Holding up the sky
Today is International Women’s Day and we celebrate women’s indomitable strength.
TO mark International Women’s Day this year, we are shining the spotlight on women who hold their families together.
Based on the 2010 Census, there are 990,780 female heads of household in Malaysia, including 235,240 single mothers.
While female- headed households are usually larger, the women who head them do not always have unmarried children to support.
By contrast, single mothers have unmarried children to provide for. According to the Ministry of Women, Family and Community Development, single mothers are women who are either unmarried, separated/ divorced, widowed, or with husbands who are unable to work.
Consequently, these unsung heroines are in need of more attention.
International Women’s Day has been celebrated for over a century, highlighting the social, cultural, eco nomic, and political strides women have made. This year’s theme – “Pledging for Parity” – is a call to action for gender parity, so that all girls and women may achieve their full potential.
The theme resonates with the plight of single mothers in Malaysia. As women at the helm of their families, they face numerous obstacles in their quest for survival and for a b ter life for their children and for themselves.
But who are they and what issue do they deal with?
The United Nations Development Programme ( UNDP) reports that single mothers in Malaysia are in their situation because of “spousal death, spousal abandonment or divorce”. Moreover, the ministry has noted an increase in single mothers and female- headed households. There has also been a change in the demographic of single mothers due to a rise in divorce.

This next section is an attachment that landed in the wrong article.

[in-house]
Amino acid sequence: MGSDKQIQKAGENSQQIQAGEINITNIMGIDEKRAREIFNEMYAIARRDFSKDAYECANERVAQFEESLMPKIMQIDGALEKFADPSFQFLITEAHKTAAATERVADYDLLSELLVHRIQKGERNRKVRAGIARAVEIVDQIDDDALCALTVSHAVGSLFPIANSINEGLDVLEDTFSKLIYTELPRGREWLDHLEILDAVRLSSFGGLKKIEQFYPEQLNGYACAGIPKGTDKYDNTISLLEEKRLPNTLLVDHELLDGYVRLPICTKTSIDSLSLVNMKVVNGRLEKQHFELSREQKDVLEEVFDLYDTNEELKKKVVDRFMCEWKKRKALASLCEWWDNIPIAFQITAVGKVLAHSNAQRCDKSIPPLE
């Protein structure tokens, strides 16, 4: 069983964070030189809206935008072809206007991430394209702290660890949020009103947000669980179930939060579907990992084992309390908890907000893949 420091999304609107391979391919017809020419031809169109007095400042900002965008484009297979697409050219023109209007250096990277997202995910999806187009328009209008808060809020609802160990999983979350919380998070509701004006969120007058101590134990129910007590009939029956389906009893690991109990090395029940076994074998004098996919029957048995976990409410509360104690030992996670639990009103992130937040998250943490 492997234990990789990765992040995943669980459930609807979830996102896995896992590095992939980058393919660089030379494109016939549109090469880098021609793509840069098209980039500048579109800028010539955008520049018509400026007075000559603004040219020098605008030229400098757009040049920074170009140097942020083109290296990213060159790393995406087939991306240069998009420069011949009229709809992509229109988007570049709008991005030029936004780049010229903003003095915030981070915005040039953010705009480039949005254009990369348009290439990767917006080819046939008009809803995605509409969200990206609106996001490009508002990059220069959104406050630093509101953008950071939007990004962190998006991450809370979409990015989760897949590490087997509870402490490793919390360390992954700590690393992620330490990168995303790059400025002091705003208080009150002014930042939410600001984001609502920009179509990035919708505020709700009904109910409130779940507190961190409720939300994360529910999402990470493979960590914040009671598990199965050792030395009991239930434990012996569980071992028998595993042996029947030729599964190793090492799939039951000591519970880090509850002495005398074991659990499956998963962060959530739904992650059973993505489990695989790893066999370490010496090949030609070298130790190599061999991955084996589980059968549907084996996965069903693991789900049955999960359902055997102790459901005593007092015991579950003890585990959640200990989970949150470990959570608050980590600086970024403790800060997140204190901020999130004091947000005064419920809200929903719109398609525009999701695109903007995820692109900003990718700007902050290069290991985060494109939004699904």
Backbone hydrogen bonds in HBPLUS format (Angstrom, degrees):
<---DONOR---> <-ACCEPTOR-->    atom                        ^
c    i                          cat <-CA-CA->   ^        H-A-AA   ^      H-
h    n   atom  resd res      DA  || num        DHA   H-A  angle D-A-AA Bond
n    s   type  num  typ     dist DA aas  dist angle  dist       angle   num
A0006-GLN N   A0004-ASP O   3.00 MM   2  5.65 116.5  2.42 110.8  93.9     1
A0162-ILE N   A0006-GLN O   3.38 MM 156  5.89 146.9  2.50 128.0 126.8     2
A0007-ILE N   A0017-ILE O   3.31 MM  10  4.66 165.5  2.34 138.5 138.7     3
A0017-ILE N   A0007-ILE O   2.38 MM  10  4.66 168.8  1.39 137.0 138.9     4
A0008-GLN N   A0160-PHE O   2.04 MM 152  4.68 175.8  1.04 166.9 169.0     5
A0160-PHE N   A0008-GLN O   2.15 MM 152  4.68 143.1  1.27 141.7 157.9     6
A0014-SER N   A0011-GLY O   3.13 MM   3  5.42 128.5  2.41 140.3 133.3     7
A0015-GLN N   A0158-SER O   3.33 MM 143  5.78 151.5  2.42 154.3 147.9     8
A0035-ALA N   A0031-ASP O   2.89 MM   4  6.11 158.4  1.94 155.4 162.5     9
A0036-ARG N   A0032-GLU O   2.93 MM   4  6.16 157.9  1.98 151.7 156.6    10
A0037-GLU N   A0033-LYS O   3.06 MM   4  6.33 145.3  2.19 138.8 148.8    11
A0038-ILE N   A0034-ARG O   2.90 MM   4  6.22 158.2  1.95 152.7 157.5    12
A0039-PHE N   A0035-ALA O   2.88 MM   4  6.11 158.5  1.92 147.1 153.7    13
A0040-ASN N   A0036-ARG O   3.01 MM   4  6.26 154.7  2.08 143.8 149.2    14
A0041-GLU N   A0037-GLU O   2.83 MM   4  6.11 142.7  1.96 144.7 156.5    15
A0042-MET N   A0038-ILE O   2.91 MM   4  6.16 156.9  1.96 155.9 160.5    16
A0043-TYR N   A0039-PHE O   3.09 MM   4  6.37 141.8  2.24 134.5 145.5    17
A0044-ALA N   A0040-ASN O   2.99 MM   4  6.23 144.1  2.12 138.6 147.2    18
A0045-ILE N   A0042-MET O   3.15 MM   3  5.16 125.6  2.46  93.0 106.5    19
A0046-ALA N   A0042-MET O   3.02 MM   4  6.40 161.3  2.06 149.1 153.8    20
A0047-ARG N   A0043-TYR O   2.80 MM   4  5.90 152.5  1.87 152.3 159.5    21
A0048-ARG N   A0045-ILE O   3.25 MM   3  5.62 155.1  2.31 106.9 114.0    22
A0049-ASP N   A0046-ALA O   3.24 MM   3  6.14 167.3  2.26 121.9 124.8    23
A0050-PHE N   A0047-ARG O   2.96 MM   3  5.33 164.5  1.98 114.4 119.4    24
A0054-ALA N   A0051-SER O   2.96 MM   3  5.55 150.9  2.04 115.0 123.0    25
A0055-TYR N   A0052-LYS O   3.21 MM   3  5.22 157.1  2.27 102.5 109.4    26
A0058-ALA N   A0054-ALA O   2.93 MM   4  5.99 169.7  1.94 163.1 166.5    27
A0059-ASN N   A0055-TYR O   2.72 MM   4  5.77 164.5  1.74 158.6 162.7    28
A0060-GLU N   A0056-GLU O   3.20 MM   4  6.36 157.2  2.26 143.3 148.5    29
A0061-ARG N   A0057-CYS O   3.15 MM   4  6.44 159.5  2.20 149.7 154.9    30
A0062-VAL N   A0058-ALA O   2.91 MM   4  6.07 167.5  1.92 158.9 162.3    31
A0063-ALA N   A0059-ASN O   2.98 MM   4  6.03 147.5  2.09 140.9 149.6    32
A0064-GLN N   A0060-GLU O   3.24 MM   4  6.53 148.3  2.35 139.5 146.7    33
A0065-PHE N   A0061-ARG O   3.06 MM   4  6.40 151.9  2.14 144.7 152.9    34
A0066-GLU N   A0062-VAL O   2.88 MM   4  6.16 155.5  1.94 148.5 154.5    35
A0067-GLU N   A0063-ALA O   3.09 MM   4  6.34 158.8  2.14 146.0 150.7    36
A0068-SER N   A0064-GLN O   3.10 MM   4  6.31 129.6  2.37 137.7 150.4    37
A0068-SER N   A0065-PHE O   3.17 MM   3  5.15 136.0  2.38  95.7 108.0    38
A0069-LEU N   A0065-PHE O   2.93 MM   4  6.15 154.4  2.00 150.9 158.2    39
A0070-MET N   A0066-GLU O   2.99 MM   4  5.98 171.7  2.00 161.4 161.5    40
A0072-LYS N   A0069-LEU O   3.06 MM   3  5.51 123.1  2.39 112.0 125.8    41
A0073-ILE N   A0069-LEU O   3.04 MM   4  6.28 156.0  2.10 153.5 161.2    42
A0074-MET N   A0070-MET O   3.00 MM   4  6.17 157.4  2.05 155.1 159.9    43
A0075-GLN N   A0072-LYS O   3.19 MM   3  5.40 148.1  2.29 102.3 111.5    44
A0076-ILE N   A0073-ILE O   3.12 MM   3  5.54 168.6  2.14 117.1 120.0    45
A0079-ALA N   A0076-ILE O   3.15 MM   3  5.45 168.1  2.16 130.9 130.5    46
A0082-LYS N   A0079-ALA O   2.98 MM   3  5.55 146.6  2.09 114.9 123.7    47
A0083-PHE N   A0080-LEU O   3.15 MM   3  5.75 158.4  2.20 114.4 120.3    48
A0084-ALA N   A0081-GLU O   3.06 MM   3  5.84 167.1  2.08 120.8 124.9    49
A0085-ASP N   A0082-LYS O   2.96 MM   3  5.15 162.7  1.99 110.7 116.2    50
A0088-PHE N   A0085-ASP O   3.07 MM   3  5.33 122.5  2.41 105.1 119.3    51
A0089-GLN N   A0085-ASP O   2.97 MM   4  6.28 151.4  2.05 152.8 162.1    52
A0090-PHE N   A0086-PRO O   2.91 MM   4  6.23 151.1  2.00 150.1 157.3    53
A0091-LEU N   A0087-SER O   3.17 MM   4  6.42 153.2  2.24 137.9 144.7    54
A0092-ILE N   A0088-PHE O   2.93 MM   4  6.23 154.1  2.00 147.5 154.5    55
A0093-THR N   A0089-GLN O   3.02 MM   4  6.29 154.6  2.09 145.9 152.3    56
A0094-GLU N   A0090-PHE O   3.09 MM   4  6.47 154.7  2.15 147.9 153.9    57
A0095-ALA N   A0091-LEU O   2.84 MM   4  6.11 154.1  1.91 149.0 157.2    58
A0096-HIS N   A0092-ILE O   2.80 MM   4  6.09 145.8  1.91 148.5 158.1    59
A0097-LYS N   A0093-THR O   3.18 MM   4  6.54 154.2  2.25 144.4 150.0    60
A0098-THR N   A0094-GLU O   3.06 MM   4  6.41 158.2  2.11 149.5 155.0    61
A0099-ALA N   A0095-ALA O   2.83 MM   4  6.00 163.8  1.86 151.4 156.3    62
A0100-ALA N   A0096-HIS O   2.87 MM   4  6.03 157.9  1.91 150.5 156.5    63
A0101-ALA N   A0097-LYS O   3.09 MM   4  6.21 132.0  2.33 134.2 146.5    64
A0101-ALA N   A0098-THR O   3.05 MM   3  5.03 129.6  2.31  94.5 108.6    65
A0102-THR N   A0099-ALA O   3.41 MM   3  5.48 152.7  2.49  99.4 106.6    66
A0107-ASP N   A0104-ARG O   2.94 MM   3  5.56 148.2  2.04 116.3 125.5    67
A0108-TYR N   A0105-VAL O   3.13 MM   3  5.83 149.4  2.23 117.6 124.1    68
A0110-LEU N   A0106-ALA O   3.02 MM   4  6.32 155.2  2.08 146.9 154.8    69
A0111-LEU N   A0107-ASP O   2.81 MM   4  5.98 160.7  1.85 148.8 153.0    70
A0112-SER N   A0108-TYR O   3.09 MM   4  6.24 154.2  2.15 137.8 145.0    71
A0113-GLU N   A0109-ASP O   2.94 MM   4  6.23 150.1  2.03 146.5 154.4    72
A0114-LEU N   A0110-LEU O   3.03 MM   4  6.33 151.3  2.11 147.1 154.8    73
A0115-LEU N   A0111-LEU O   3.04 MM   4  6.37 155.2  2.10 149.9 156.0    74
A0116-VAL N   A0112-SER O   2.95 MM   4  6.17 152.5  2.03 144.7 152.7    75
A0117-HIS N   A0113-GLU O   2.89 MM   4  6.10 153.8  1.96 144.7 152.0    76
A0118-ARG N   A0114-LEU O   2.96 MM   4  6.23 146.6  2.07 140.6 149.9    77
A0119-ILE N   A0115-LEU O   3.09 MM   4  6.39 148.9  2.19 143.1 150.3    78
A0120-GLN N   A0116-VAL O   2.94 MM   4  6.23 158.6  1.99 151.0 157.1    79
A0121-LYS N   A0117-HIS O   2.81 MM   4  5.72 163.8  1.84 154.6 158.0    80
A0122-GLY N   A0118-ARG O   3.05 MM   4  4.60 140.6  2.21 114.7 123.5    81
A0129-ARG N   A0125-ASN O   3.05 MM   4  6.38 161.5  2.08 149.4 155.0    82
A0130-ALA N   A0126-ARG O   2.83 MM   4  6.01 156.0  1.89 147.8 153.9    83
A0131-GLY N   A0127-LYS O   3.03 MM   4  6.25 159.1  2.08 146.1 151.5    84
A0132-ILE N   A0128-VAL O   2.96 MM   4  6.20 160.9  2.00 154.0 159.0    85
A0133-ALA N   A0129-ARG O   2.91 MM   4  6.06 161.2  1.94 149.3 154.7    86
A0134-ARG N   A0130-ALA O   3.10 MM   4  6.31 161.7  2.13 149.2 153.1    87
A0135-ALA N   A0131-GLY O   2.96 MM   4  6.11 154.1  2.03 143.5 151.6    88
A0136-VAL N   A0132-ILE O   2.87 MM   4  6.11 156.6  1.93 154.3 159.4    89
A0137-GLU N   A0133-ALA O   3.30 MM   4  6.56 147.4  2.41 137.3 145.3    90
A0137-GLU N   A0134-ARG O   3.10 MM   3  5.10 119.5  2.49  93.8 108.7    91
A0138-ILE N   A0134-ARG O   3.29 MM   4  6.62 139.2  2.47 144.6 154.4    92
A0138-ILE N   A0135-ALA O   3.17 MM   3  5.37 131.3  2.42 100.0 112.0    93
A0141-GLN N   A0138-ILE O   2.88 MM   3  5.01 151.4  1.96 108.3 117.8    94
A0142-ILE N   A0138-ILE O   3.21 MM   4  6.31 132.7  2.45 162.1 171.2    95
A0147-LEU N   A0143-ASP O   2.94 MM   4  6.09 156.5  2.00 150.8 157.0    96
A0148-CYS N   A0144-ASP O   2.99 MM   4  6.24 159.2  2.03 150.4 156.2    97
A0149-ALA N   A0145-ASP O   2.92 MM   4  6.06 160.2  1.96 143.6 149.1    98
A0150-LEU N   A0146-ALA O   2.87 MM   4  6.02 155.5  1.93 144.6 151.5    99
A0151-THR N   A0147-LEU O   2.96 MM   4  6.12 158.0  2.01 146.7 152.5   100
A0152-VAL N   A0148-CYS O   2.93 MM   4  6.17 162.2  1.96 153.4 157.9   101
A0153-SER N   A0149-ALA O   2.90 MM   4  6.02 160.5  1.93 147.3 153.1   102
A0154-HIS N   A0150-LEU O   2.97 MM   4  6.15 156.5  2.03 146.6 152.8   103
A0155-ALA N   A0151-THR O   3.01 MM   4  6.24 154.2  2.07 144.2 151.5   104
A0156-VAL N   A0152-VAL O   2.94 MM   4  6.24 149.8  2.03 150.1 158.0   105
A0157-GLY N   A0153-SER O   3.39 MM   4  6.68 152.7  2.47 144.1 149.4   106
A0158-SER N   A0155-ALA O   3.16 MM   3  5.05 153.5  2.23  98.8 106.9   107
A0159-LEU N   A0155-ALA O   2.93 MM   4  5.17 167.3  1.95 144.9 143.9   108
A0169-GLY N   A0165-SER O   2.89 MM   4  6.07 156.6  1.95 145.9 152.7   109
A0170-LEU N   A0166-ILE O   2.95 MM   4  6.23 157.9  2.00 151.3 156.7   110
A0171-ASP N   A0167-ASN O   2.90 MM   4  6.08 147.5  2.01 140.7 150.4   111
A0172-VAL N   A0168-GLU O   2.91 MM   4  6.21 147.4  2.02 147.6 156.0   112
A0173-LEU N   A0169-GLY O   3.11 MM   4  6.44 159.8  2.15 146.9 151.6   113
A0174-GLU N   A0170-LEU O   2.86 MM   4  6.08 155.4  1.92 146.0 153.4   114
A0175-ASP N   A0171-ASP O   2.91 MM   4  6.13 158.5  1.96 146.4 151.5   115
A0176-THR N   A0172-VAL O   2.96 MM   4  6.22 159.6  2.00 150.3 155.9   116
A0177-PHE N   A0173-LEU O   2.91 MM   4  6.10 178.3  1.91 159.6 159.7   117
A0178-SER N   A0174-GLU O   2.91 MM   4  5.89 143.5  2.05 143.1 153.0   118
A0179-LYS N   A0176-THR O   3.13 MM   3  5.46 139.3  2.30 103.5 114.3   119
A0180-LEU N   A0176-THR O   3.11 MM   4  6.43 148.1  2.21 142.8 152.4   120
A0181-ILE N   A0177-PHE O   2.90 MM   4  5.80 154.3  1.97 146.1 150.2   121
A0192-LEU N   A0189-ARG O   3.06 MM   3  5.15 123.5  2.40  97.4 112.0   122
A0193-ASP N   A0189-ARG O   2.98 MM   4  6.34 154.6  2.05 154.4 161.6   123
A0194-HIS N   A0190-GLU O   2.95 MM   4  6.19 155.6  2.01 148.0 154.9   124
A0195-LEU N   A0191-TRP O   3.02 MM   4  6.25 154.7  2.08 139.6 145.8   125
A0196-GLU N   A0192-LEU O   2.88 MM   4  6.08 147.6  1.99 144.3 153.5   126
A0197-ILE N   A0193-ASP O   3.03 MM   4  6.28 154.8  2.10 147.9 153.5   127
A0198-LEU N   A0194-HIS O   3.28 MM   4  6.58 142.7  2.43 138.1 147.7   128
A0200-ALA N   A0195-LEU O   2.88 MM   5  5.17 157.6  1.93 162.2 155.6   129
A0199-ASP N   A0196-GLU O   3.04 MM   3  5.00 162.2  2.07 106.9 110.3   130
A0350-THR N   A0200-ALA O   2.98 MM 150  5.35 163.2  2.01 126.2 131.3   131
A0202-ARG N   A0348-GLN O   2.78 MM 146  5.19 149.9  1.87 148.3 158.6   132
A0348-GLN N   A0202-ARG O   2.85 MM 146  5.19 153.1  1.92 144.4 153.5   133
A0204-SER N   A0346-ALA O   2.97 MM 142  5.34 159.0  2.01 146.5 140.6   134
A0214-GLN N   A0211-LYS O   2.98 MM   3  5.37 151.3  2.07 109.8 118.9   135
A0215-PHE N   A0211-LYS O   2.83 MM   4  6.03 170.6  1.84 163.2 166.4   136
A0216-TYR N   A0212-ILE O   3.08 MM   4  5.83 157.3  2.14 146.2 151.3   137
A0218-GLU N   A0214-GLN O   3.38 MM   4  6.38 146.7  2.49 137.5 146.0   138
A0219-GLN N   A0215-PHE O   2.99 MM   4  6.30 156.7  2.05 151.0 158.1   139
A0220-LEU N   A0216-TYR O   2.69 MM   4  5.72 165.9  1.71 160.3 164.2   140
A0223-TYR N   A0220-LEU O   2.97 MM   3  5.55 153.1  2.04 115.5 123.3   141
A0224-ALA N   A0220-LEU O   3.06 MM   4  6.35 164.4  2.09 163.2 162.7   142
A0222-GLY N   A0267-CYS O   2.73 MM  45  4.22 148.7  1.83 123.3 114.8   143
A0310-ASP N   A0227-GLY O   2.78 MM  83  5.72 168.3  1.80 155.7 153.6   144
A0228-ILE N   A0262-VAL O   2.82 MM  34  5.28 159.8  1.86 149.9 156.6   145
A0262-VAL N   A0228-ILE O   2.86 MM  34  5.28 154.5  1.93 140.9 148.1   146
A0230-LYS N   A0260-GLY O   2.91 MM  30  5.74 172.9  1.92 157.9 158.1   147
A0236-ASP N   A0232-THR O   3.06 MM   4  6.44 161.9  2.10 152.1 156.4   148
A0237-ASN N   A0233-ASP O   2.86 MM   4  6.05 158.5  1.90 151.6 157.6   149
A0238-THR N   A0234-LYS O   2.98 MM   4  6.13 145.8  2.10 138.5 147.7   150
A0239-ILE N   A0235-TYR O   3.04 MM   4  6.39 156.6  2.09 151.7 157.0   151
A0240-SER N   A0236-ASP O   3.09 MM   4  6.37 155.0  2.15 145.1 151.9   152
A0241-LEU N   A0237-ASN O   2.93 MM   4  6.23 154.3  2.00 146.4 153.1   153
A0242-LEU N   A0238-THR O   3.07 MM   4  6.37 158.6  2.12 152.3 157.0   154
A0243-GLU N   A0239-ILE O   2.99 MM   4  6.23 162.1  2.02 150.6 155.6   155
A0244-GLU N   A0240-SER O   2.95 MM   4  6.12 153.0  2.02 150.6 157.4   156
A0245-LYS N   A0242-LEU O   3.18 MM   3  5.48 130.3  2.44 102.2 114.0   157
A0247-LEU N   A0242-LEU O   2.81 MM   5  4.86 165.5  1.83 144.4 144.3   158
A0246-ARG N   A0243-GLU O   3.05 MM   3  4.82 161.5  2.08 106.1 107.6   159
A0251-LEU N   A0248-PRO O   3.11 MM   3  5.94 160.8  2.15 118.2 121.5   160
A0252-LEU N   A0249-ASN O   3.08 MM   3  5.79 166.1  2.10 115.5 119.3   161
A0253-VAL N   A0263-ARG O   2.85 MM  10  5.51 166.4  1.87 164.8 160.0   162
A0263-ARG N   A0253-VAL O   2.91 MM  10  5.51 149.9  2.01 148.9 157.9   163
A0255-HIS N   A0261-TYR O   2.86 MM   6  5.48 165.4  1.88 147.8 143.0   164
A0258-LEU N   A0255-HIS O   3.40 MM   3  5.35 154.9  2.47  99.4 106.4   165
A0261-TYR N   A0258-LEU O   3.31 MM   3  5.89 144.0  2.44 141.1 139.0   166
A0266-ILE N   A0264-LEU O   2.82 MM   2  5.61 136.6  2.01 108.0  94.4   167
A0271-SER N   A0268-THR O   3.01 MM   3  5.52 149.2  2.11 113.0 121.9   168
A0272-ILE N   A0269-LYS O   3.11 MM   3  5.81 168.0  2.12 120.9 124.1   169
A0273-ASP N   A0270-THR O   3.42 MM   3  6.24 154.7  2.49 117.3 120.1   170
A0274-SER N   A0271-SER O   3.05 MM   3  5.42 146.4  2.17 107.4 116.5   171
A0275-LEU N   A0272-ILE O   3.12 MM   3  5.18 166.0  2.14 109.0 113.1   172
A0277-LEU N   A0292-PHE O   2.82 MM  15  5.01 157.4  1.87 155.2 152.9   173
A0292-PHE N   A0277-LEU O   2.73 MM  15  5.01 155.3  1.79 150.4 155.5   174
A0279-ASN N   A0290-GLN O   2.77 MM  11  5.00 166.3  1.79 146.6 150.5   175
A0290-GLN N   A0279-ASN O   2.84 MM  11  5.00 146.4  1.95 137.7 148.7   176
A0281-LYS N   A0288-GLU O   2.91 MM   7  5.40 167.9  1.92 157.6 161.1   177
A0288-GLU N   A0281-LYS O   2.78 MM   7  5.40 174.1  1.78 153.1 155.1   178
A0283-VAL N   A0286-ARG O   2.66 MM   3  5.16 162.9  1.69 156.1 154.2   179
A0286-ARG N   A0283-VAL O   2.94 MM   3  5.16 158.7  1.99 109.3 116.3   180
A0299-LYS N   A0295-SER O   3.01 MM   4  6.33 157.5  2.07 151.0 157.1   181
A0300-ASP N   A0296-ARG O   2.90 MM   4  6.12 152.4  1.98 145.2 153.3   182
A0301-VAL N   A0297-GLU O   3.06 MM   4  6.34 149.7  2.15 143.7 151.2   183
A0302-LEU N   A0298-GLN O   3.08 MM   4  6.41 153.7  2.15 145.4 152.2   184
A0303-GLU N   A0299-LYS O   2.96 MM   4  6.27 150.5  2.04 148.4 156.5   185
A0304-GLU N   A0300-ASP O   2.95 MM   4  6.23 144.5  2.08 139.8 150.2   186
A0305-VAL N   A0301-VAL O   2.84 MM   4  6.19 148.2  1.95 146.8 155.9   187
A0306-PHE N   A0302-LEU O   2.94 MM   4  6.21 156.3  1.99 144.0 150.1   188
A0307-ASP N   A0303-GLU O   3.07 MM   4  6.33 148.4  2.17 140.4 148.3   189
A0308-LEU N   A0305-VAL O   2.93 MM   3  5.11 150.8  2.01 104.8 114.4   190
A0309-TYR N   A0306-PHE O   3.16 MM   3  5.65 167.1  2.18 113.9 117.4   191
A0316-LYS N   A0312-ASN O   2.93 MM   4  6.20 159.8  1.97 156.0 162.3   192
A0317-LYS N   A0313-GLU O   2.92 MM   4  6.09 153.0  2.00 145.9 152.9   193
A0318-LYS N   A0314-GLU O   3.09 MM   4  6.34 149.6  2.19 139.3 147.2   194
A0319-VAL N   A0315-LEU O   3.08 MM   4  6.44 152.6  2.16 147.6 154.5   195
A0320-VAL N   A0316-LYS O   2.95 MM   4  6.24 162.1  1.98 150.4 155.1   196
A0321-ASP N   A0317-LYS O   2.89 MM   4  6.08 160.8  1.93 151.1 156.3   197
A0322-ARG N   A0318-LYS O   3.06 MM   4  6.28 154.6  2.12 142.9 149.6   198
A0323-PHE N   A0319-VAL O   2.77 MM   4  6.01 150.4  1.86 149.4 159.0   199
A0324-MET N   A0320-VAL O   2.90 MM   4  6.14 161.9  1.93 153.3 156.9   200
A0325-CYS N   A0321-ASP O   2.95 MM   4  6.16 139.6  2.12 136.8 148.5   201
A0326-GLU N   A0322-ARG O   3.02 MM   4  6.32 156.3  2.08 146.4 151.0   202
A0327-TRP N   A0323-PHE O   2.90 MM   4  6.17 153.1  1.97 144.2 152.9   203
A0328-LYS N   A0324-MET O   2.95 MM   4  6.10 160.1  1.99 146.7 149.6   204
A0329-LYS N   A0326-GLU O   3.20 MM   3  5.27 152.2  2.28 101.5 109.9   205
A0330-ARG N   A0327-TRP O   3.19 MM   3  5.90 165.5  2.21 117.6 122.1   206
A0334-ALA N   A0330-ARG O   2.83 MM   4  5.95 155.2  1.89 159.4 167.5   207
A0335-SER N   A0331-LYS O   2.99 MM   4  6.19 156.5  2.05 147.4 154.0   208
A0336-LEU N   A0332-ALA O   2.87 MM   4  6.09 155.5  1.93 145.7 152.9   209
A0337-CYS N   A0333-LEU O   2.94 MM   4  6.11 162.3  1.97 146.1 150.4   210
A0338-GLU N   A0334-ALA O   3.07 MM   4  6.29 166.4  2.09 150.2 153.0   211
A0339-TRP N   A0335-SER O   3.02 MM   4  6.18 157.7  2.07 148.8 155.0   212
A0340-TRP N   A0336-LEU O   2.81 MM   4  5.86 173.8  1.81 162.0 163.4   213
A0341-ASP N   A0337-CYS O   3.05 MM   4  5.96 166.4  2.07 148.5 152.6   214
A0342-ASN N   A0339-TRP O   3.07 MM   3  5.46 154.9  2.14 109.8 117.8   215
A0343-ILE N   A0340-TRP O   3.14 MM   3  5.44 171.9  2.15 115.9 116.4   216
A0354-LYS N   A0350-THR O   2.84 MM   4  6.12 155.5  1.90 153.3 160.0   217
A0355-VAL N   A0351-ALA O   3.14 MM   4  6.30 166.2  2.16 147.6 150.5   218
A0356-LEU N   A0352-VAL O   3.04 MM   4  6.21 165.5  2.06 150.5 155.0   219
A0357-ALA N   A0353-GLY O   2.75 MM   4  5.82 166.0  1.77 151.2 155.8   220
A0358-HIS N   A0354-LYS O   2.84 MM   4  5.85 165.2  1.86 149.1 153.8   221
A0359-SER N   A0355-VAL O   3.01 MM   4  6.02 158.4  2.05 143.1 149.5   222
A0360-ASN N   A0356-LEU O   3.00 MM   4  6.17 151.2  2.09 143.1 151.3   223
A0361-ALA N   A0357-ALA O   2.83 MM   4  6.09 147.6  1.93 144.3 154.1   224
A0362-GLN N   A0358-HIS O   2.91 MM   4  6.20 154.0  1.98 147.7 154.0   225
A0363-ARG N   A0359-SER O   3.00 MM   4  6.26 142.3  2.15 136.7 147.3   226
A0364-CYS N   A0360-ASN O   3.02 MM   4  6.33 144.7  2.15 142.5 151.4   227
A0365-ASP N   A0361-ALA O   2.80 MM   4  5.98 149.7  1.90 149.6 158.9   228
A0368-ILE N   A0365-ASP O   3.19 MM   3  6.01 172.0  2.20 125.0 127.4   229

“Based on the statistics obtained, there is a steep increase in the total number of single mothers in the age range between 30- 39 compared to the age range between 20- 29,” says Women, Family and Community
- Development deputy minister Datuk Azizah Mohd Dun.
“The increase is very significant as the sudden spike indicates that most women become single mothers at the range from 30- 39. The national statistics on divorce rates also indicates that this age range records the highest number of divorce applications.” The legal process of divorce itself poses a problem for many single mothers. Sis rs in Islam ( SIS), who deal with cases of women seeking divorce and child maintenance in Syariah courts, says that women struggle financially with court and lawyer’s fees in lengthy divorces, as well as with the upkeep of children.
“Throughout the eight or more years of divorce proceedings and processes in court, most of our clients have already begun living life as single mothers due to their husband’s absence,” SIS communications officer Aliah Ali says. “However, legally they are not yet single mothers because of their pending divorce case. The legal limbo causes difficulty as it limits their access to aid for single mothers offered by the government.”
Aliah says that in 2014, the majority of cases to Telenisa, SIS’ legal advice service, was about claiming child maintenance. She says that it’s difficult to get maintenance because of lax enforcement.
“Even though provisions exist within the law to help single mothers claim maintenance from their ex- husbands, implementation of the law remains lacklustre.”
In cases where women are victims of domestic abuse, the Women’s Aid Organisation ( WAO) says that seeking spousal and child support can be more complex because of abusive relationships.
“There’s definitely an issue with child maintenance and spousal support,” advocacy officer in law and policy Lainey Lau says, “because a lot of abusers just don’t pay.”